The crowd did respond, however, when Madonna asked them to sing (and dance) along to one of Madonna's signature songs, "Express Yourself."
For ConLawProfs thinking of class illustration, this might be useful. However, although Bradenburg-type questions can be popular (if also somewhat problematical) on exams, this seems far too easy.
Friday, January 20, 2017
A few days before he was sworn in as President of the United States, the complaint in Zervos v. Trump was filed in New York state court alleging a cause of action for defamation, raising several constitutional issues.
First, the issue of whether the chief executive of the United States is entitled to a stay of the proceedings while he occupies the office seems to be resolved by the United States Supreme Court's unanimous 1997 decision in Clinton v. Jones. Jones was decided on a separation of powers issue, of course, given that Paula Jones had filed an action alleging sexual harassment by Bill Clinton before he became president. However, the general reasoning seems applicable. The Court in Jones stated that it was not persuaded of the seriousness of the alleged risks that this decision will generate a large volume of politically motivated harassing and frivolous litigation and that national security concerns might prevent the President from explaining a legitimate need for a continuance, noting that it had confidence in the ability of judges to deal with both concerns.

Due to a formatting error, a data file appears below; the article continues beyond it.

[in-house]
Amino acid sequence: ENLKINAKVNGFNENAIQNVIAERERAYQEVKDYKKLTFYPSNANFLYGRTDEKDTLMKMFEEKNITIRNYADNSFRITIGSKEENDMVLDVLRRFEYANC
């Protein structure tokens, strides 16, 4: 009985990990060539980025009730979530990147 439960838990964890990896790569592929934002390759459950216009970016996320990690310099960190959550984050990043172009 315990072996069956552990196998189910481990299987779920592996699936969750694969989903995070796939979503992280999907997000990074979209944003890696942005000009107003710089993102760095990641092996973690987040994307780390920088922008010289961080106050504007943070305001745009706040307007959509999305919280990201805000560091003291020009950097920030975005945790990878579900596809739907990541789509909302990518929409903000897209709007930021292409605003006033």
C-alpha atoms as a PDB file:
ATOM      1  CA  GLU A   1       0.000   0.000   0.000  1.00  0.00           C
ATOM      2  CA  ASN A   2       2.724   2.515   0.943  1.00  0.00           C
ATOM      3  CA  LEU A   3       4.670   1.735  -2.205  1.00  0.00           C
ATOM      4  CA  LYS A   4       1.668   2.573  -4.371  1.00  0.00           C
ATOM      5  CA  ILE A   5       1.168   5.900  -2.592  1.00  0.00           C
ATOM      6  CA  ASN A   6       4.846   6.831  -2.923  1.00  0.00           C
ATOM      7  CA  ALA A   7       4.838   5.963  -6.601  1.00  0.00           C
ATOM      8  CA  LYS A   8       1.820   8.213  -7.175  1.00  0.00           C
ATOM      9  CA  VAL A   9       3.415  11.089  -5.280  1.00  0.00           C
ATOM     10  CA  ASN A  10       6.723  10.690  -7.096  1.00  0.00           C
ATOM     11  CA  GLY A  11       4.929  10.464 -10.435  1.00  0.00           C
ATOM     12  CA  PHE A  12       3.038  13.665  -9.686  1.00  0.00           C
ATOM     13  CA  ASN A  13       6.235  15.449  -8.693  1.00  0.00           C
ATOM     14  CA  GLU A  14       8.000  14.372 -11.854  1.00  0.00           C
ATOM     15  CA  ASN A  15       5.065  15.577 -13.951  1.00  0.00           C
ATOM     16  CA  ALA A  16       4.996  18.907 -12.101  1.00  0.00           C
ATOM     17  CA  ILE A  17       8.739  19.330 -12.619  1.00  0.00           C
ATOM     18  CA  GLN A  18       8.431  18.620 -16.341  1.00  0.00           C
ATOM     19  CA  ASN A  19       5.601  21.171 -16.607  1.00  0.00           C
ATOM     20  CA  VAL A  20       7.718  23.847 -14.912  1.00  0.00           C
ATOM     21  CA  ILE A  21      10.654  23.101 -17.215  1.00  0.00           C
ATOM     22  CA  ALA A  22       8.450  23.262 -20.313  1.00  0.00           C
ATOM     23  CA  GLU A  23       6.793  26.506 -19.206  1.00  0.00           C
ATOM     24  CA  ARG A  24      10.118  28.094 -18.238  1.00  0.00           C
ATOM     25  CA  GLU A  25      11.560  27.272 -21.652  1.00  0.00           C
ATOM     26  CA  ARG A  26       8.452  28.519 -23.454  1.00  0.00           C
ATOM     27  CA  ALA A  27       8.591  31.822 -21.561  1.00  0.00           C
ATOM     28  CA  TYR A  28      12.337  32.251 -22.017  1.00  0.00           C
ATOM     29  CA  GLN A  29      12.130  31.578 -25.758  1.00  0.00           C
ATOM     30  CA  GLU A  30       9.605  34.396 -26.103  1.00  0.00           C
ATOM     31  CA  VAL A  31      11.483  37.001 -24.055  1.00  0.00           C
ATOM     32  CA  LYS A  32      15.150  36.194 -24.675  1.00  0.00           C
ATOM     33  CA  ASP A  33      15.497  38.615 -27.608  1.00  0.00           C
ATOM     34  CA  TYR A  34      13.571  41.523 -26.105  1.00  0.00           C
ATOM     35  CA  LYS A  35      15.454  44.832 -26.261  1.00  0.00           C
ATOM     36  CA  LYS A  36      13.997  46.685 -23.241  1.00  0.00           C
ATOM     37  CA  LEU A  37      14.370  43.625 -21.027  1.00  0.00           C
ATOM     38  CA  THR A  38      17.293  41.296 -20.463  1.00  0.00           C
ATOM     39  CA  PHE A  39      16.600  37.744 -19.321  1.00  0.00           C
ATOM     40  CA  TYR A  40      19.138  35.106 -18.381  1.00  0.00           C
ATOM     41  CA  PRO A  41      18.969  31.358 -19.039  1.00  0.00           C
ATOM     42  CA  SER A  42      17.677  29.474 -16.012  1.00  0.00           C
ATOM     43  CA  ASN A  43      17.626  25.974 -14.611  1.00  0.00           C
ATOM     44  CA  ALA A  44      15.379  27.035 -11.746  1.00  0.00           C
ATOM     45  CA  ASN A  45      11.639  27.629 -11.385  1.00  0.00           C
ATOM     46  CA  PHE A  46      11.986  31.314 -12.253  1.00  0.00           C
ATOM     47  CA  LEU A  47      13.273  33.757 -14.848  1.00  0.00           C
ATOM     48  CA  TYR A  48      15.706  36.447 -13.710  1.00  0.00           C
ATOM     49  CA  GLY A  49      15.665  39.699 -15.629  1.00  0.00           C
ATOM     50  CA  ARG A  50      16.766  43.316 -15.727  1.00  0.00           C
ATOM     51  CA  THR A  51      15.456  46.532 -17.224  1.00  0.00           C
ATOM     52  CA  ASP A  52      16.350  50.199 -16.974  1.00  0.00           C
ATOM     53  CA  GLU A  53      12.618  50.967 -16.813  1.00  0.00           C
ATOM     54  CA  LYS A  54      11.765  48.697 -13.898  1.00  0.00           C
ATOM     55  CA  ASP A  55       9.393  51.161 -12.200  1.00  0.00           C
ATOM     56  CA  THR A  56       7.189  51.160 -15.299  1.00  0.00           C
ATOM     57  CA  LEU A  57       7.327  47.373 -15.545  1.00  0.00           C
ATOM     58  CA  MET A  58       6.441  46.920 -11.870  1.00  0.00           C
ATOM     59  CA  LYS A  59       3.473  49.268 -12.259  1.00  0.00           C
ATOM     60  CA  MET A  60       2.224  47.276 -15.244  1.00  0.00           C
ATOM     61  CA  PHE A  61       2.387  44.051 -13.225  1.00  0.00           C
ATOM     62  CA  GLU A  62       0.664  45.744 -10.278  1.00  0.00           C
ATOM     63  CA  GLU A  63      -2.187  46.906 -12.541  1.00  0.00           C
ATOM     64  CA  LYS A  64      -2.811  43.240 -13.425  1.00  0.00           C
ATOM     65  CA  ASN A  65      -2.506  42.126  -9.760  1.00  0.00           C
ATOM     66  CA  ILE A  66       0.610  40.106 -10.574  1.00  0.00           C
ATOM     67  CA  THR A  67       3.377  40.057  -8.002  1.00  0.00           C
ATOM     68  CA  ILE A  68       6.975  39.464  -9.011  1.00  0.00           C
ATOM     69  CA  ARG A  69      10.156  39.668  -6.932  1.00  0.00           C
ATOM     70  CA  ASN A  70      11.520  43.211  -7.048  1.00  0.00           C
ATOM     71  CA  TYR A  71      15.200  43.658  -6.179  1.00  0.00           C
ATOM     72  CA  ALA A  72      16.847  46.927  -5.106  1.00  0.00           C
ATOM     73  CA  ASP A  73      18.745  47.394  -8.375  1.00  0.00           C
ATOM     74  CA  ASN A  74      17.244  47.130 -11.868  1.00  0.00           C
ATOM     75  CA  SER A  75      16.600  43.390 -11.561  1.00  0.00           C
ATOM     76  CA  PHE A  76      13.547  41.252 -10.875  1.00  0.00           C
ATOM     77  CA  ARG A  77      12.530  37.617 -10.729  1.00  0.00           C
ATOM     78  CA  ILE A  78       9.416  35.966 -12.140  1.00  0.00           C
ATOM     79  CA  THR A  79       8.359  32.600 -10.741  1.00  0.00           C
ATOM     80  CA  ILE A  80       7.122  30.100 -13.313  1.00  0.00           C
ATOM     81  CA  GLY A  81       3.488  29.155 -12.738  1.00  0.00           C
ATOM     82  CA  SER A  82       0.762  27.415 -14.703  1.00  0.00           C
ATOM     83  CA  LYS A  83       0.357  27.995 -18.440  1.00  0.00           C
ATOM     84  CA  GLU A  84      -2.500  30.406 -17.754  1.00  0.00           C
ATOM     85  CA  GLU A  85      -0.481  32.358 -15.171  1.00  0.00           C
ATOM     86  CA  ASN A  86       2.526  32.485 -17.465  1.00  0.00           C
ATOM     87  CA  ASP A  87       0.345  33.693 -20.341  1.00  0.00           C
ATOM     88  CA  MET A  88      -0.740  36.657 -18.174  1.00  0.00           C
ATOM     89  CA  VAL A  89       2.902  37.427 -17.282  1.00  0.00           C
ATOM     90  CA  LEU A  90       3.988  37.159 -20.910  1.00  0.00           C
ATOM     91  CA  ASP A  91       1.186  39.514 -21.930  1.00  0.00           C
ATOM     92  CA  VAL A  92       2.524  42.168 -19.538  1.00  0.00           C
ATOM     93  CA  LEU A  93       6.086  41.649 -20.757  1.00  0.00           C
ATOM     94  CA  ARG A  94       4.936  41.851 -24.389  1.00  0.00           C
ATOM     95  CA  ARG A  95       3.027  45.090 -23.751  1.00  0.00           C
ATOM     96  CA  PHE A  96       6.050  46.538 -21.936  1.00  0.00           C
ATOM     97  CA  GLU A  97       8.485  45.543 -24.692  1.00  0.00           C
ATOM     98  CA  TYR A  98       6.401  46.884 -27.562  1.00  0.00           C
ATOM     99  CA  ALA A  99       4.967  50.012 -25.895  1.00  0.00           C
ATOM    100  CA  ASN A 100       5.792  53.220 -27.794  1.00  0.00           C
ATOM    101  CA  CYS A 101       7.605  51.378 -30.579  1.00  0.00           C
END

Second, a complaint of defamation almost always raises a First Amendment concern. Interestingly, here one question would be whether the plaintiff, Summer Zervos, was a public figure under Gertz v. Robert Welch, Inc, so that she would have to prove "actual malice" on the part of the defendant. It would seem that Zervos appearance on Trump's television show, The Apprentice, would make her at least a limited public figure. Moreover, even if not then, her decision to "speak publicly" about her interactions with Trump after sexual harassment became an issue in the campaign, most likely made her a limited public figure.